The iconic Earthrise shot put our pale blue dot in cosmic perspective as no previous picture could, and gave rise to a phenomenon known as the “Overview Effect”: a deep feeling of connectedness, accompanied by the sense that protecting Earth should take priority over society’s petty divisions.
“We came all this way to explore the moon, and the most important thing is that we discovered the Earth,” Anders said after the mission.
But Earthrise wasn’t Apollo 8’s only legacy. “This is the moment that the Space Race ends,” engineer-historian David Mindell, author of the book “Digital Apollo: Human and Machine in Spaceflight,” says during the NOVA show.
It turned out that the CIA was right about the Soviets’ intentions, but due to technical problems, their crewed round-the-moon mission couldn’t make its planned launch date in early December 1968. After Apollo 8, and after the Apollo 11 moon landing that came seven months later, the Soviet moon program fizzled out.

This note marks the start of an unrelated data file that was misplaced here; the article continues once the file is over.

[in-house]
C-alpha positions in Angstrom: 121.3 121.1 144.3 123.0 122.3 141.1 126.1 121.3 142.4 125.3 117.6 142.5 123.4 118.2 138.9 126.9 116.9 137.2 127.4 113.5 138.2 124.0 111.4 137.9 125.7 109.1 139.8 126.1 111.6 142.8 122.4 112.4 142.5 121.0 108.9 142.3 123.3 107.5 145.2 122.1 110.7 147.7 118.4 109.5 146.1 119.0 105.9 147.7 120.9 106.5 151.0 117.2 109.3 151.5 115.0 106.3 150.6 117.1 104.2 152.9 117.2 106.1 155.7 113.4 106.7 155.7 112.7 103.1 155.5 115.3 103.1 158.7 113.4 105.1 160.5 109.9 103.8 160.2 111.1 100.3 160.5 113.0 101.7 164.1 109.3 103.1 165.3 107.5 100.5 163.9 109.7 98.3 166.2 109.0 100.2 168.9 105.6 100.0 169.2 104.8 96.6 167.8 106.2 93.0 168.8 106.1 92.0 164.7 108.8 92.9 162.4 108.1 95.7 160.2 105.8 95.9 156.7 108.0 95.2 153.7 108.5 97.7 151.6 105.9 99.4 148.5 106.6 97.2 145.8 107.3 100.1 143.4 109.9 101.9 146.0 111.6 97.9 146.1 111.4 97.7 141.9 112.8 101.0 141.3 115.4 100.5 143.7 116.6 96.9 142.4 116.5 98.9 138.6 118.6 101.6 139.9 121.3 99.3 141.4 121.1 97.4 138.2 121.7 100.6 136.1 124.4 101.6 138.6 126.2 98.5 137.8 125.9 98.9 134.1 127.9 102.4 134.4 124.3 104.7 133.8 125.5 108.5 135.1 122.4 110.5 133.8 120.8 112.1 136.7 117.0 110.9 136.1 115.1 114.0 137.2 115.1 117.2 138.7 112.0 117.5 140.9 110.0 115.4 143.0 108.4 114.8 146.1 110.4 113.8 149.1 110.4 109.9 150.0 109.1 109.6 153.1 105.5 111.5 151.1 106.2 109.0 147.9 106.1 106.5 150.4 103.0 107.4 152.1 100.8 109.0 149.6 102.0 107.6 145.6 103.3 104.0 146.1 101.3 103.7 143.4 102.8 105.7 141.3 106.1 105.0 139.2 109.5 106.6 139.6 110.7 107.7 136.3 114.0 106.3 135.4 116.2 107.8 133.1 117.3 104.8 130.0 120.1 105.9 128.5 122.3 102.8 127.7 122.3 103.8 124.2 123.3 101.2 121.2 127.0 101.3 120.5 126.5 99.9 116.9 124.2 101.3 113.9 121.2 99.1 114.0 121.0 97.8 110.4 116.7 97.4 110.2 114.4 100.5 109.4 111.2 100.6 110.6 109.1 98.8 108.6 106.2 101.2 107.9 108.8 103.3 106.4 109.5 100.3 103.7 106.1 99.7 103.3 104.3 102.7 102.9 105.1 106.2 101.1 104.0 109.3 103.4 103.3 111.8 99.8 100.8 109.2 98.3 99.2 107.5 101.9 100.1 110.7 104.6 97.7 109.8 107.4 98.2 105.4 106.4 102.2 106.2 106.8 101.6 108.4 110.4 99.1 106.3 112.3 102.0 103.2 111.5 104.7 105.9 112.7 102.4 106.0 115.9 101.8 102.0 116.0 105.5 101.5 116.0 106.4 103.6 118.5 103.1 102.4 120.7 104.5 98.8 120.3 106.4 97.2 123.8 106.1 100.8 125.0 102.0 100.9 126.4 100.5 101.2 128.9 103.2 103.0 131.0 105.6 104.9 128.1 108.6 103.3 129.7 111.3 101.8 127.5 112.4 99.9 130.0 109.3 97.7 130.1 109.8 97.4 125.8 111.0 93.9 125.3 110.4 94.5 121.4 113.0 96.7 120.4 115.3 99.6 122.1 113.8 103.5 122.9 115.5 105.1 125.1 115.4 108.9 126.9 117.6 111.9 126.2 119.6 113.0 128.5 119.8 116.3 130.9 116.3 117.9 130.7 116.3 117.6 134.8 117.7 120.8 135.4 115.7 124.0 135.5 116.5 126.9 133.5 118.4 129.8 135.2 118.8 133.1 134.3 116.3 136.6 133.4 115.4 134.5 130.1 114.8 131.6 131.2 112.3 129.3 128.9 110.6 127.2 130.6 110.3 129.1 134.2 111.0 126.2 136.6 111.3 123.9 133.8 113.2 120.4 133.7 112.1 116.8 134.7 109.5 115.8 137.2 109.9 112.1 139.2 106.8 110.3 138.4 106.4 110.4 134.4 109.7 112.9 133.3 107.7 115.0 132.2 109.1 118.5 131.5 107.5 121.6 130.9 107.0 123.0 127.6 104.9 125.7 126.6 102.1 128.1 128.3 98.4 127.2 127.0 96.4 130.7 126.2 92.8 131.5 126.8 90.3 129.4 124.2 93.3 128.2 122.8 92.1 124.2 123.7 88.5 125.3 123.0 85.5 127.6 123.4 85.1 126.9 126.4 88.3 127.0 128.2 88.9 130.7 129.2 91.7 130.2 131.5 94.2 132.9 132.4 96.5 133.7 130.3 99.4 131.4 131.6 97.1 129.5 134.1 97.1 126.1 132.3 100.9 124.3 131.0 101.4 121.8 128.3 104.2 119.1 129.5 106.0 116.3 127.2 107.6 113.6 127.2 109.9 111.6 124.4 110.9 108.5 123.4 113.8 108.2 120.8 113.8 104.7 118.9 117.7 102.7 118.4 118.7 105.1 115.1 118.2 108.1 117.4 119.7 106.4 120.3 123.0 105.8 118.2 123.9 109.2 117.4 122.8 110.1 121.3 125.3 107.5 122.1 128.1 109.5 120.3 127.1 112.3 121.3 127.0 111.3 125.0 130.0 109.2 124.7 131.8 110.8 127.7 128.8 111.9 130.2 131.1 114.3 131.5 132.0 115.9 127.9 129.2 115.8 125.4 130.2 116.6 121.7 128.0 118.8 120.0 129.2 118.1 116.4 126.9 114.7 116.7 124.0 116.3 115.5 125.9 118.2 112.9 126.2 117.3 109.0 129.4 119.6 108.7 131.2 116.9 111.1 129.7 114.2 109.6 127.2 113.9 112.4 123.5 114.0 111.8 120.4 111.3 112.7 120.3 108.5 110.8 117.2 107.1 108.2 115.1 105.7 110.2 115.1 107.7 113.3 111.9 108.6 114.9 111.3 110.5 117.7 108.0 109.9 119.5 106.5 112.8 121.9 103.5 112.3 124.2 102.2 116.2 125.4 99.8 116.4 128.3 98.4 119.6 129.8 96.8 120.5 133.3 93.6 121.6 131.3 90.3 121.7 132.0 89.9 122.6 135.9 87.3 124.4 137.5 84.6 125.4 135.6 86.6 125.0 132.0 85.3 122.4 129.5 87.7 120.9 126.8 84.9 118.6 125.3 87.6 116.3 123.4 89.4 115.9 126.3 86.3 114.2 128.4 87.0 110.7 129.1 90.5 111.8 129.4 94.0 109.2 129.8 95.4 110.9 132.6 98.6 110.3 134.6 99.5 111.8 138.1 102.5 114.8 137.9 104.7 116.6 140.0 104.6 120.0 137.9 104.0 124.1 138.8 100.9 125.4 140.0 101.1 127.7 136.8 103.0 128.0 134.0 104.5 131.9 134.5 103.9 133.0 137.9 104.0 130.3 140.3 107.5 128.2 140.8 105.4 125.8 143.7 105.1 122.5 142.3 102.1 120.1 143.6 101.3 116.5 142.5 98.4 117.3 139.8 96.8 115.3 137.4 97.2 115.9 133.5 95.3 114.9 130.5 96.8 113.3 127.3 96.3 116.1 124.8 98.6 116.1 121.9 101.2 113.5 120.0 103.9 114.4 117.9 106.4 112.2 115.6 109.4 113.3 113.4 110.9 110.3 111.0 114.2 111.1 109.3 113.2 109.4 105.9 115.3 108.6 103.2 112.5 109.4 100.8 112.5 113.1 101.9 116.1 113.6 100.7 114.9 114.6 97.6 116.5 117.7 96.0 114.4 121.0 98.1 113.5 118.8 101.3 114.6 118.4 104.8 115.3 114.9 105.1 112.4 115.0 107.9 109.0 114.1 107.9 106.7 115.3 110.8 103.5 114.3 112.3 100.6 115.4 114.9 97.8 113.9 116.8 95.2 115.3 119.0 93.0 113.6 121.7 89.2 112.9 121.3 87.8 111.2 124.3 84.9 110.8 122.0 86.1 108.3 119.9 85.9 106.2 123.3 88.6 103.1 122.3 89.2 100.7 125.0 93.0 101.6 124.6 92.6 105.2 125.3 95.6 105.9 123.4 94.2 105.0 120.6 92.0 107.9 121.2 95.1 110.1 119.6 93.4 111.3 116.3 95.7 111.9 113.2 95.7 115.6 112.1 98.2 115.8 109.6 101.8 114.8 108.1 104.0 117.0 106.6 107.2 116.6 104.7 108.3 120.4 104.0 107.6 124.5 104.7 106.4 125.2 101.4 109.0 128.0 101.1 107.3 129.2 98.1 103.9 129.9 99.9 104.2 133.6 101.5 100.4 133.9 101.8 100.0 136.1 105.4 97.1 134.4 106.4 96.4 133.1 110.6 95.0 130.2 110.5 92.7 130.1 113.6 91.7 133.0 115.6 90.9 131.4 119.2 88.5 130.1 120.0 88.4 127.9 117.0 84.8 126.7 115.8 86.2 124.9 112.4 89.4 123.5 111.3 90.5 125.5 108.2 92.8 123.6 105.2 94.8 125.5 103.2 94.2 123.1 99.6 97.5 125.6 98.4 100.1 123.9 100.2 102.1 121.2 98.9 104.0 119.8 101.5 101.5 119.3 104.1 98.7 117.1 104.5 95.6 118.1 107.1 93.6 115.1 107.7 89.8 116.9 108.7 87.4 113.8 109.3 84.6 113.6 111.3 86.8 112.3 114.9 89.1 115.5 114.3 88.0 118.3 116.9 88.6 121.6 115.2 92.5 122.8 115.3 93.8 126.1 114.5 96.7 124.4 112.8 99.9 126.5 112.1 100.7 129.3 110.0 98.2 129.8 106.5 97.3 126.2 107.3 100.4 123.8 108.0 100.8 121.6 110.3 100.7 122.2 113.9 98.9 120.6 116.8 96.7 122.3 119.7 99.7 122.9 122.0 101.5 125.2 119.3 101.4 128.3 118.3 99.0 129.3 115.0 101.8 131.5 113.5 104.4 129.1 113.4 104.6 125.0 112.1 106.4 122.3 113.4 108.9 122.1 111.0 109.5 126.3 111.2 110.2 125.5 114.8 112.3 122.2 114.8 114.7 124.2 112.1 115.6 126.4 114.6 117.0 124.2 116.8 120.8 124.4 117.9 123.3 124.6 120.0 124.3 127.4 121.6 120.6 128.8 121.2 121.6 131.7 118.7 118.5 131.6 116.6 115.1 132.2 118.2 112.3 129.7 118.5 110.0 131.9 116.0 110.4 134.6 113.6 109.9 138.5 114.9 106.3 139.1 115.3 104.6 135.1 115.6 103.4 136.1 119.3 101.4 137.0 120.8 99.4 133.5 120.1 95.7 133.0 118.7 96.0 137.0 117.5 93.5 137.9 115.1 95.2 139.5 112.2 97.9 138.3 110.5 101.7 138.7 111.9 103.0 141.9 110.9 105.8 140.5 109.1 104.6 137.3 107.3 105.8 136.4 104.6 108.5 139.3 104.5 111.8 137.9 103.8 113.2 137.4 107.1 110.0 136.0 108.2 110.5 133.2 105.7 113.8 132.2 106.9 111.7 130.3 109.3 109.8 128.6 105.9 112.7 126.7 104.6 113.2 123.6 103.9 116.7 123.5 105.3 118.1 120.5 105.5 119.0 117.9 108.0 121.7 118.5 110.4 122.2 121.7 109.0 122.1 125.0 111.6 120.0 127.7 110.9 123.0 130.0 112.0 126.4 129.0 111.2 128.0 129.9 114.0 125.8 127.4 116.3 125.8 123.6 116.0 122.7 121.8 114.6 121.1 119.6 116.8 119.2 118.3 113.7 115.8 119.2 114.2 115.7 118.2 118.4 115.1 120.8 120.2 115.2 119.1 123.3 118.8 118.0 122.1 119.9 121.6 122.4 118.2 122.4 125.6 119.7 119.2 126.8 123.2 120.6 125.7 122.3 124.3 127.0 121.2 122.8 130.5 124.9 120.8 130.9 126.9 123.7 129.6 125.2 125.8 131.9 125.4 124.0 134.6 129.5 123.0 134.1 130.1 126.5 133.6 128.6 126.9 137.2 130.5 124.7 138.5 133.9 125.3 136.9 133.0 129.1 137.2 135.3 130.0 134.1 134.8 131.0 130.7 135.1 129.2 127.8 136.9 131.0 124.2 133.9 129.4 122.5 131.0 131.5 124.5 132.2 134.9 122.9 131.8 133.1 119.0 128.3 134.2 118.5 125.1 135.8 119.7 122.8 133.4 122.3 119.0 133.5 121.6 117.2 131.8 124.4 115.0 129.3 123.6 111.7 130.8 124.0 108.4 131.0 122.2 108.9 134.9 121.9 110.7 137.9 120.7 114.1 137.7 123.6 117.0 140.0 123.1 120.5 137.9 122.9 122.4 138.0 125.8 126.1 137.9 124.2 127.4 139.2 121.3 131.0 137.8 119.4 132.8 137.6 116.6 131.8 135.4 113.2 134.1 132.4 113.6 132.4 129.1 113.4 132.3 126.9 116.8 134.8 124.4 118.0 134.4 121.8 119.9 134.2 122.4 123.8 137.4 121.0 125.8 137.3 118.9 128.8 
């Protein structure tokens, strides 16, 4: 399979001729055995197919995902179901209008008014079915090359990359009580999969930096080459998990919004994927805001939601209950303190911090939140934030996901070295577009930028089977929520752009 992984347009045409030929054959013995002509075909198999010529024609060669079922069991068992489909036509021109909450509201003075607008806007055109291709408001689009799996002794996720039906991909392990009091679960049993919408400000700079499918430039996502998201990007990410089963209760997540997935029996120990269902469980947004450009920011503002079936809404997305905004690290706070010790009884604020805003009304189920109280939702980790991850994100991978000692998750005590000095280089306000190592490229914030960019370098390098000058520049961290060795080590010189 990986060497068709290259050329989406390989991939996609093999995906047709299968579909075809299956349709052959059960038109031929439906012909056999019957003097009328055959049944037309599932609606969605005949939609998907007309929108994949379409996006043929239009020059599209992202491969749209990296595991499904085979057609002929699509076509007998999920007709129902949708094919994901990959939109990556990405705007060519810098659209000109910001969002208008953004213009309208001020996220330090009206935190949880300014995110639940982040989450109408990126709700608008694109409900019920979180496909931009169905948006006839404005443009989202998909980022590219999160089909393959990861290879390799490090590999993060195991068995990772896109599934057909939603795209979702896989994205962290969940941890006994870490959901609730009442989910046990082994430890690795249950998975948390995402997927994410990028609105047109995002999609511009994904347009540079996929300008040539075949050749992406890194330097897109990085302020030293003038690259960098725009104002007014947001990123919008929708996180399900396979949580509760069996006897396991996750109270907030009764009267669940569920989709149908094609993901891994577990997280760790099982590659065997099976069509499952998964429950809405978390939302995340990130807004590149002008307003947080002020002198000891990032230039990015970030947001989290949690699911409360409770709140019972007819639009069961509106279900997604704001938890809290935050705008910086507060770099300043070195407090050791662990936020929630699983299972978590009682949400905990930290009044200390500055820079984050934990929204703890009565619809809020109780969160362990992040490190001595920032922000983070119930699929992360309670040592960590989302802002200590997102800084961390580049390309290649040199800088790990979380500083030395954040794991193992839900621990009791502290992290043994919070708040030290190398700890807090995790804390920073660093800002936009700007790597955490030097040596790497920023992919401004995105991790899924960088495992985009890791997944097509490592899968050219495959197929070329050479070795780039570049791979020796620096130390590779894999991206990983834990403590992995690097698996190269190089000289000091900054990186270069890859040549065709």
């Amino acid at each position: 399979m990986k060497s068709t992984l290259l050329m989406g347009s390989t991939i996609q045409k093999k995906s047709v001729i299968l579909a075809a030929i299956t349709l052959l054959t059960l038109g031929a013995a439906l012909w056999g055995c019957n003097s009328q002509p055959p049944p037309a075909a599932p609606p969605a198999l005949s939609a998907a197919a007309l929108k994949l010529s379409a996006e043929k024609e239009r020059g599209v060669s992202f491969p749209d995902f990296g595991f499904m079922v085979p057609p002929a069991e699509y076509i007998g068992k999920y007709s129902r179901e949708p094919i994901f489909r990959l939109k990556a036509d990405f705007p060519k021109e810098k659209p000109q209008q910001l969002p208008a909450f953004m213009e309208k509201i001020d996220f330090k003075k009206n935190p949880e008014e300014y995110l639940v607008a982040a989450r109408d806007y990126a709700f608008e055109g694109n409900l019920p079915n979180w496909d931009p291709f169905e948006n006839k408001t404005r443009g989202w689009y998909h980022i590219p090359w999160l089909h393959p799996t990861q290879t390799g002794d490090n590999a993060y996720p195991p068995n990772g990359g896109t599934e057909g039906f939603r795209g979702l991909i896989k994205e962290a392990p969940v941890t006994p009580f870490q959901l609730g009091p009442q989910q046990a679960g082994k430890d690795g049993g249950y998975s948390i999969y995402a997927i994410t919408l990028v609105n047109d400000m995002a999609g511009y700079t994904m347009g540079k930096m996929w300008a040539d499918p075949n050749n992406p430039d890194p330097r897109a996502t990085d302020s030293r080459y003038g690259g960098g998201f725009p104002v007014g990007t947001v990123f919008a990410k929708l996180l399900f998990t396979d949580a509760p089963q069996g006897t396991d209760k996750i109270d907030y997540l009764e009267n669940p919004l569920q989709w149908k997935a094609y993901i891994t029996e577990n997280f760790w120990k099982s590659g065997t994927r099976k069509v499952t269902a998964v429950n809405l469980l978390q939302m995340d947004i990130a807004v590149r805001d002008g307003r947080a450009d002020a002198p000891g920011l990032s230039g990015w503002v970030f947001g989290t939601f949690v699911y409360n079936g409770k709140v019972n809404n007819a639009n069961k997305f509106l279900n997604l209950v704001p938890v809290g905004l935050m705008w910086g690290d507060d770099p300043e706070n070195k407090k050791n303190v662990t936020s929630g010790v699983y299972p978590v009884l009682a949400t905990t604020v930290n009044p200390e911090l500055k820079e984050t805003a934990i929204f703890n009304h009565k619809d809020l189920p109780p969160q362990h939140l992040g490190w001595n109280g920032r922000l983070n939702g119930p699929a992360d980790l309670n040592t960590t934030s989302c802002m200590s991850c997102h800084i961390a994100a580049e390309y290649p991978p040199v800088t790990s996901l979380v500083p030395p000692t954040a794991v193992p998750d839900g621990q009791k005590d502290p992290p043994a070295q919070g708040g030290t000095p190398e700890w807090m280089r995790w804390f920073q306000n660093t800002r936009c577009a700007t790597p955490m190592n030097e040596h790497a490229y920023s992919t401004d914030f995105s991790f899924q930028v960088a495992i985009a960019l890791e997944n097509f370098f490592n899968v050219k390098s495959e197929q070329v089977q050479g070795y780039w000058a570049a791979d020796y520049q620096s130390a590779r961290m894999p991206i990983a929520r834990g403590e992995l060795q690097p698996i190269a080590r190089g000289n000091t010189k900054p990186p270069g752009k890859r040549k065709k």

Mindell also argues that Apollo 8 set the stage for America’s primacy on another technological frontier. “Now, we have digital computers in everything,” he explains. “This was the first digital computer in almost anything.”
Fifty years later, the digital revolution is fueling another golden age for space commerce and exploration. There’s no way commercial space ventures such as SpaceX and Blue Origin could do what they’re doing without advanced software tools, plus the frontier-pushing mindset that has guided the careers of Elon Musk, Jeff Bezos and so many others.
More than Earthrise, Apollo 8’s legacy of technological innovation is what will take us back to the moon, this time to stay — and push us onward to new horizons.
“Apollo’s Daring Mission” makes its debut on PBS stations on Wednesday. Check local listings for times. For another take on the Apollo 8 mission, check out “Earthrise,” a 30-minute film by Emmanuel Vaughan-Lee.